hw09_11_solns

hw09_11_solns - NEEP 411: HW#9 Solutions Two—Phase Flow...

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Unformatted text preview: NEEP 411: HW#9 Solutions Two—Phase Flow Fundamentals Due: Friday, December 2nd, 2011 1. 121, El—Wakil Problem Statement: Water enters a 6—ft-10ng uniformly heated one inch tube at 460 OF and 600 psia. The entrance velocity is 2.5 ft/s. Neglecting pressure losses in the channel, determine the maximum heat input, in Btu/hr-ft of channel length, if the exit void fraction is not to exceed 60 percent. Solution: We’ll need an average slip ratio so that we can find a corresponding exit quality, x3. We have enough information to determine the inlet condition and mass flowrate, so we can infer the total heat added and then find q; = Q/ L . Property values below were obtained with the latest version of EES. At 600 psia, T sat = 4862 OF. Relevant saturation properties at 600 psia are: 12]. : 0.02 ft3/lbm ; vg : 0.77 ft3/lbm 17f : 471.7 Btu/lbm ; hfg 2 732.2 Btu/lbm Also, the inlet conditions are: Vin : 0.0196 ft3/1bm (,0in = 51.01bm/ft3); 11m = 441.6 Btu/lbm Slip ratio: Figure 12—8 provides S E 2 at conditions similar to those of this problem (p = 600 psia, Vin ~ 2 ft/s, x ~ 0.05). Using this s1ip ratio and Equations 12—11 and 12—10: V y/z—szo'—02--2=0.0519 vg. 0.77 1 1 r: : —0.0723 *6 1[1—0581 1'04 1 a w 'o.60.0519 6 Mass flow: 771 : pin V. A : (51.01bm/ft3)(2.5 ft/s)§(1 in)2 (1 ft/12 in)2 (3 600 s/hr) = 2503 lbm/hr In Total power: Q : 777(17/ + xehflg — h. )2 25031bm/hr(47l.7 + 0.0723(7322) ~ 441.6) Btu/lbm [[1 Q : 2.079 ><105 Btu/hr Linear heat rate: q; = Q/L = 2.079 ><105 Btu/hr/(6 ft) = 3.46 x 104 Btu/hr-ft 2. 12—2, El—Wakil Problem Statement: A boiling—water reactor operates at 600 psig. In one of its channels the inlet velocity is 1.4 ft/s, the heat generated is 5 x 106 Btu/hr, and the total coolant flow is 76,000 1bm/hr. The incoming water is 11 OF subcooled. Estimate the exit void fraction in that channel. Solution: Here we have enough information in the problem statement to find xe. It is then just a matter of finding a suitable slip ratio S to calculate as. It is somewhat unusual to be given the system pressure as a gage pressure (614.7 psia), but it appears to be given so that Figure 12.7 can be used to find S. Property values below were obtained with the latest version of EES. At 614.7 psia, T sat = 488.9 OF. Relevant saturation properties at 614.7 psia are: 12]. 2 0.0202 ft3/lbm ; vg 2 0.751ft3/1bm hf 2 474.8 Btu/lbm ; hfg 2 728.9 Btu/lbm Also, the inlet conditions are: vin 2 0.01995 ft3/1bm (,0in 2 50.11bm/ft3); km 2 462 Btu/1bm We can then rearrange our energy balance over the core, 2 n'tUtf + x911 jg — hm ) , to find the quality: _ Q/m - (hf — hm) w (5 ><106 Btu/hr/76,0001bm/hr)— (474.8 — 462)Btu/lb1n 728.9 Btu/lbm X C’ hfg x8 2 0.0727 From Figure 12.7 at Vin = 1.4 ft/s and Xe = 0.073, S~ 2.75. Then 0.0202 0.751 Vf w2~—S2 -2.75=0.074 VI; and from Equation 12.9: 0‘8 Z 11' Z 1 0 01727 20514 1+ “‘6 w 1+————'—-20.074 x 0.0727 6 are: 0.514 3. 12-6, El-Wakil Problem Statement: A 6-ft—high BWR channel operates at an average pressure of 700 psia. Water enters the channel 23.1 0F subcooled and leaves with a 6 percent steam quality. Calculate the nonboiling and boiling heights if heat is added along the channel (a) uniformly and (b) sinusoidally. Neglect the extrapolation lengths. Solution: In both cases, we may write: Q3 hf — hm Q, hf + xehfg — h. [11 Again, from EES, relevant saturation properties at 700 psia are: hf: 491.6 Btu/lbin and kg = 710.3 Btu/lbin. With 23.1 0F subcooling, hm = 464.5 Btu/lbin. Q. a 491.6 — 464.5 Btu/1bm _ 27.1 Q, 4916 + 0.06(710.3) — 464.5 Btu/lbm 69.7 (a) For uniform heat addition, : 0.389 H_Q[ H 0 Q“ 20.389 HO = 2.33 ft; HB = 3.67 ft (b) For sinusoidal heat addition, 1 H —[1 — cos(7rHU /H)] = Q" : 0.389 ; solving, 0 = 0.429 2 Q, H HO = 2.57 ft; HB = 3.43 ft 4. 12—7, El—Wakil Problem Statement: A 6-ft—high boiling water reactor channel operates at 700 psia average, 23.1 0F subcooling and 6 percent exit quality (as in the previous problem, 126). The voids in the upper part of the channel, however, cause a strong neutron-flux depression there, so that the axial flux distribution is represented by: (p(z) = C exp(—7zz / H) sin(7zz / H) where C is a constant, 2 : 0 indicates the channel entrance, and H is the channel height. Find (a) the height 2 at which the flux is a maximum, (b) the value of C in terms of the maximum flux, and (c) the boiling and nonboiling heights. Solution: (a) Find the axial position of maximum flux: 5‘5? 2 C —£exp(—Jzz/H)sin(7zz/H) + leos(7zz/H)exp(—7zz/H) = 0 dz H H h The term in simplifies to tan(7zz/H) = l or th/HZ 7t/4 so 2 = H/4 = 1.5 ft. (b) Find the value of C in terms of the maximum flux: goo : Cexp(~7r/4) sin(7r/4) so C: 3.102%. (0) Solving for the boiling and nonboiling heights: .,u I Q. H J: exp(_”Z/H) 5111(7lZ/HMZ _ — (H/27r) exp(—7zz/H)[sin(7zz/H) + cos(7zz/H)] |f" _ H Q, fexp(_7z2 / H) Smog / HMZ T ~ (H / 27x) exp(—7zz/H)[sin(7zz / H) + cos(7zz/H)] lo H 1— exp(—7TH0 /H)[sin(7rH0 /H) + cos(7rH0 /H)] T 1+ exp(—7z) : 0.389 (from previous problem) This can be solved numerically using Maple or Matlab or whatever additional solver suits you; the result is HO/H = 0.275. H0 = 1.65 ft; HB = 4.35 ft ...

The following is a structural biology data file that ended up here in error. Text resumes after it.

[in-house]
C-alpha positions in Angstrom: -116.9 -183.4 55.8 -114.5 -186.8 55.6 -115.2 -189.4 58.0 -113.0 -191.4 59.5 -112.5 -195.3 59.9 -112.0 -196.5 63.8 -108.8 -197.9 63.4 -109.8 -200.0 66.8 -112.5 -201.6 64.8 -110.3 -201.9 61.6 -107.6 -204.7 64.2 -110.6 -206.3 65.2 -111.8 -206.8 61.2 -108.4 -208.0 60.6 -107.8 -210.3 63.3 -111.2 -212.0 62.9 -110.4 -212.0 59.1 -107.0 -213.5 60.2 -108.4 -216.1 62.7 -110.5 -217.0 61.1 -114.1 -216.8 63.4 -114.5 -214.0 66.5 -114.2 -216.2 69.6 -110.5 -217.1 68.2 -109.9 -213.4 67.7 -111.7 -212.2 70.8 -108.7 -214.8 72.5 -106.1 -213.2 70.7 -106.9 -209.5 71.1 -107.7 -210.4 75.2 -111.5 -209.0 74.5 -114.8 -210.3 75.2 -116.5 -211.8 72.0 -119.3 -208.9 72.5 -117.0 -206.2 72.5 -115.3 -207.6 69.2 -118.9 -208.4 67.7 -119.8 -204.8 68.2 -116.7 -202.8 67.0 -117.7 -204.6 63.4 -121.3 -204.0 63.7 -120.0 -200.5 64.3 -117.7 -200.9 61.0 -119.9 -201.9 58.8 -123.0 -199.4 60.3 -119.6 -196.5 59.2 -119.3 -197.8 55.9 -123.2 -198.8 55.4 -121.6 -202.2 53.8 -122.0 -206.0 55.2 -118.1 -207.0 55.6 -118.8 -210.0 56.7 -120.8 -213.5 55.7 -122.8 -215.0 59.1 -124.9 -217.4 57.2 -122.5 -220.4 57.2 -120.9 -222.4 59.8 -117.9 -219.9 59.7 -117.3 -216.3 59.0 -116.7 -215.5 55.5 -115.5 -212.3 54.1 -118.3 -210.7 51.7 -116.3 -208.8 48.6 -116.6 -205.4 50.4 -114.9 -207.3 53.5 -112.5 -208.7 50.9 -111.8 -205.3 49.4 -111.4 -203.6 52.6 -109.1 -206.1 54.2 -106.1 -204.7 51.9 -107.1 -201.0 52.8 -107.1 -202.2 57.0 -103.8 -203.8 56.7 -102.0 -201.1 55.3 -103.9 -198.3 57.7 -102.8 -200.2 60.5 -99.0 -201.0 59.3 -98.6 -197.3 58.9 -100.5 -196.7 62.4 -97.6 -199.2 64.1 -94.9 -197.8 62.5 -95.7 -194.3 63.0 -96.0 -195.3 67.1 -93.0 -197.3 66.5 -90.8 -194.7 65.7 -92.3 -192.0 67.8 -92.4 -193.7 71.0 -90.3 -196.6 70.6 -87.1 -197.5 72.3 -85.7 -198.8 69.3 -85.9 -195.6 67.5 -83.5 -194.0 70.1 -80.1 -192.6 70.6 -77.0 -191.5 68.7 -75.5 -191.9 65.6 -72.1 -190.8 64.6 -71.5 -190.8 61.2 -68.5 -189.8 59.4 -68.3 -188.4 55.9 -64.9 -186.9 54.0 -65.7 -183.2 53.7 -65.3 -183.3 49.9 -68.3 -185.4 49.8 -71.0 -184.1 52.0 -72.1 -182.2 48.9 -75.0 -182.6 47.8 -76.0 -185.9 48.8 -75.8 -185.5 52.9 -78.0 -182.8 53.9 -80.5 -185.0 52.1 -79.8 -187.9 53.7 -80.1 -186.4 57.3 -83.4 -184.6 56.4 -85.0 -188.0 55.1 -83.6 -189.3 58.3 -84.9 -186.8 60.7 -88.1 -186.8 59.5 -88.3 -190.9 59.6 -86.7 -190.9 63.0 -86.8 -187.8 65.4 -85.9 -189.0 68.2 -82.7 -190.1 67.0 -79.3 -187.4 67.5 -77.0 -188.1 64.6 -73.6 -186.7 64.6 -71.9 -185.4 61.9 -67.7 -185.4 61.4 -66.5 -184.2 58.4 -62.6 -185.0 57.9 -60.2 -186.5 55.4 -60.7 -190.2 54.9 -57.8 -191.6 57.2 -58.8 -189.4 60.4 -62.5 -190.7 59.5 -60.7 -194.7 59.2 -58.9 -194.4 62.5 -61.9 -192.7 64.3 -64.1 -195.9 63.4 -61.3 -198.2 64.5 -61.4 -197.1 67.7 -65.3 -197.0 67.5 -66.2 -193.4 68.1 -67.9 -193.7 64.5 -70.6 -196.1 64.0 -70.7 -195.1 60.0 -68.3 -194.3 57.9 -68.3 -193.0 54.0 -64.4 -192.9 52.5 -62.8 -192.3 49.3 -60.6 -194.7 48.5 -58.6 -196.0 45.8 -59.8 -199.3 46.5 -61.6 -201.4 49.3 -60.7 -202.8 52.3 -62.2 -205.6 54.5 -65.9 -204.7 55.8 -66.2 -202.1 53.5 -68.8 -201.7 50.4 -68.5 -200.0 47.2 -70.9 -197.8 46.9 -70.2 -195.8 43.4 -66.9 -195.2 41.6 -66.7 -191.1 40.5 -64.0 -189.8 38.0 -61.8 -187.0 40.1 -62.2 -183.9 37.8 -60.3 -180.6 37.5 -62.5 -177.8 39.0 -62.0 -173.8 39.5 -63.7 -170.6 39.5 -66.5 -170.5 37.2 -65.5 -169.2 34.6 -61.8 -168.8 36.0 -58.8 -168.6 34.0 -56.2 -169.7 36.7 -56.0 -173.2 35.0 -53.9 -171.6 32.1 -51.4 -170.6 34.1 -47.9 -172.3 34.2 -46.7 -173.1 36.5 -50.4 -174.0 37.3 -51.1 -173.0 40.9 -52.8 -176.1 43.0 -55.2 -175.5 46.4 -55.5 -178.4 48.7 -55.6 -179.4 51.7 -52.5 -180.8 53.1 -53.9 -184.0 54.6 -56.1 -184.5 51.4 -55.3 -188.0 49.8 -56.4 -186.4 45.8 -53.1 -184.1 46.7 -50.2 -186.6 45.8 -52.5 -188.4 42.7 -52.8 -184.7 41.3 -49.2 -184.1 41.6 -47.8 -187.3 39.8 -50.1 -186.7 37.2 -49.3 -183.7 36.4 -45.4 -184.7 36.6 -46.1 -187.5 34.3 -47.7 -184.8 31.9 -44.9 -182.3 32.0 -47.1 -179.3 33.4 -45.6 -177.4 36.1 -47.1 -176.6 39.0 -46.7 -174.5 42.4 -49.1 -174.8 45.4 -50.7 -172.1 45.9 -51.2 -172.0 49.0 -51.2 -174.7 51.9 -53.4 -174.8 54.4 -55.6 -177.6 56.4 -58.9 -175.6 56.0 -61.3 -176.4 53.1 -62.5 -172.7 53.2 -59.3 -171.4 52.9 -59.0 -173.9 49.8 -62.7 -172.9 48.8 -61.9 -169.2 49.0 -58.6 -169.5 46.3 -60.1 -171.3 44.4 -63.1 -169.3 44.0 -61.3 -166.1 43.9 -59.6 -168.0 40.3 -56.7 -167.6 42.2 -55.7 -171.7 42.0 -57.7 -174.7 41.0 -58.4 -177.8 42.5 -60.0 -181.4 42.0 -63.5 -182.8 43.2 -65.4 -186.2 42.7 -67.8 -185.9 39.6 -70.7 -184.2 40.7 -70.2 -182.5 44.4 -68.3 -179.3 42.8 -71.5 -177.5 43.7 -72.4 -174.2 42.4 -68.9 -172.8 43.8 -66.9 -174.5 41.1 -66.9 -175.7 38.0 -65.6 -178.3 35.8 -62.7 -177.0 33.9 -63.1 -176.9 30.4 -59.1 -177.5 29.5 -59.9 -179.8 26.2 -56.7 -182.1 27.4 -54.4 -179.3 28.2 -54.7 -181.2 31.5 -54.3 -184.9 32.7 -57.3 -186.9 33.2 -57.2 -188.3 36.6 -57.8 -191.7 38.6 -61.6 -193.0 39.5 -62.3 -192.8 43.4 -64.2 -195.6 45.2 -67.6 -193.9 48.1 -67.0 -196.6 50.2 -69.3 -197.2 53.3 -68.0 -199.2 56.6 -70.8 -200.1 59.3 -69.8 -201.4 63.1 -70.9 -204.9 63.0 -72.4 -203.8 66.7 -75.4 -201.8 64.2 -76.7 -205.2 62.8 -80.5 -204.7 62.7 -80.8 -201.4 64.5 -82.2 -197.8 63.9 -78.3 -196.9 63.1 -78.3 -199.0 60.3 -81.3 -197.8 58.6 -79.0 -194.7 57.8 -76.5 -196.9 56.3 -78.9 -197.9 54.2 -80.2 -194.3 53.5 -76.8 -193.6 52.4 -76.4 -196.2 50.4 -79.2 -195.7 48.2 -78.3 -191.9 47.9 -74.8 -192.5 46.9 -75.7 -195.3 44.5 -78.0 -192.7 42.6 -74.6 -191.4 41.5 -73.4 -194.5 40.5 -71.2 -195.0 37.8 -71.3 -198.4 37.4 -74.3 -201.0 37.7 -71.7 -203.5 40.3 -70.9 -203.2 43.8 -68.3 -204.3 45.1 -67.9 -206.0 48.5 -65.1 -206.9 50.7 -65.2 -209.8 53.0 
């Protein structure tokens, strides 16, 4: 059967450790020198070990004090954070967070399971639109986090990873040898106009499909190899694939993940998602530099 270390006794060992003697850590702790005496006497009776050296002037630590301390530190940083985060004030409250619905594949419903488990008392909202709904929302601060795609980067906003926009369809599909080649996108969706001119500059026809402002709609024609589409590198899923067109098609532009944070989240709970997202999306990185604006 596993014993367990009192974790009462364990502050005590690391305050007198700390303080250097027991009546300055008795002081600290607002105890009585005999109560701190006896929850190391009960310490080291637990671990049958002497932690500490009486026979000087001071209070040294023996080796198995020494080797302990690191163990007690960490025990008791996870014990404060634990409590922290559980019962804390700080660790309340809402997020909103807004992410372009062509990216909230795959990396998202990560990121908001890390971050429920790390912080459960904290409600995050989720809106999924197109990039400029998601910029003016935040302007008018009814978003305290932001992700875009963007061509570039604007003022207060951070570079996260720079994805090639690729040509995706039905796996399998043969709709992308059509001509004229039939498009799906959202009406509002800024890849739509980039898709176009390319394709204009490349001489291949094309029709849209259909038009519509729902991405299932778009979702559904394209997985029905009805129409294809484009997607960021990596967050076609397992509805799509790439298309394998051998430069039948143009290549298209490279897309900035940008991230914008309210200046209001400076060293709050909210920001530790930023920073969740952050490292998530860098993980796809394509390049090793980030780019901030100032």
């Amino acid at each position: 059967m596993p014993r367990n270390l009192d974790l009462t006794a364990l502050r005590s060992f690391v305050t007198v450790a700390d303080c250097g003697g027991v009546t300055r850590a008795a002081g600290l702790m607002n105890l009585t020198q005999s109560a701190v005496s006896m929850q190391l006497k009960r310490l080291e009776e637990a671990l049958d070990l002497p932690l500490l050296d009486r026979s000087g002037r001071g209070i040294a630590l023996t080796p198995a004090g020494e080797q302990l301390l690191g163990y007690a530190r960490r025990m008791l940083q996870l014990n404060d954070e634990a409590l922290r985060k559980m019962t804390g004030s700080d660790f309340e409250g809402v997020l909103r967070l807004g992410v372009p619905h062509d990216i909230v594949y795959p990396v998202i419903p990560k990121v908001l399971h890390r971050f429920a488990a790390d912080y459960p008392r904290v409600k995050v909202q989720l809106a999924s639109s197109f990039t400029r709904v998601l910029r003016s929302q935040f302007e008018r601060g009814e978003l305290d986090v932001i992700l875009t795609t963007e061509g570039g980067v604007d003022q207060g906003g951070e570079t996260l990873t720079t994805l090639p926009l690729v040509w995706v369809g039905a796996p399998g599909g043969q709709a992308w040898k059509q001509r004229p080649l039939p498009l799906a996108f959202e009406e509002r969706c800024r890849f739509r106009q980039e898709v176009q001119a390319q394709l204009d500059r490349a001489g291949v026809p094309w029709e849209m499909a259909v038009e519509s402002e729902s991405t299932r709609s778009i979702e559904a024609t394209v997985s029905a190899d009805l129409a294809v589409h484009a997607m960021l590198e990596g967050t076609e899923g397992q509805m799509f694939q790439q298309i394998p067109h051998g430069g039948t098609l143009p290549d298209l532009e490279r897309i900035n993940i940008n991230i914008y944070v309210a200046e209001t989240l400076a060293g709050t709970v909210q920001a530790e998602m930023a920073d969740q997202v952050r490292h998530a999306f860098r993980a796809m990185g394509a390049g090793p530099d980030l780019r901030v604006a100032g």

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hw09_11_solns - NEEP 411: HW#9 Solutions Two—Phase Flow...

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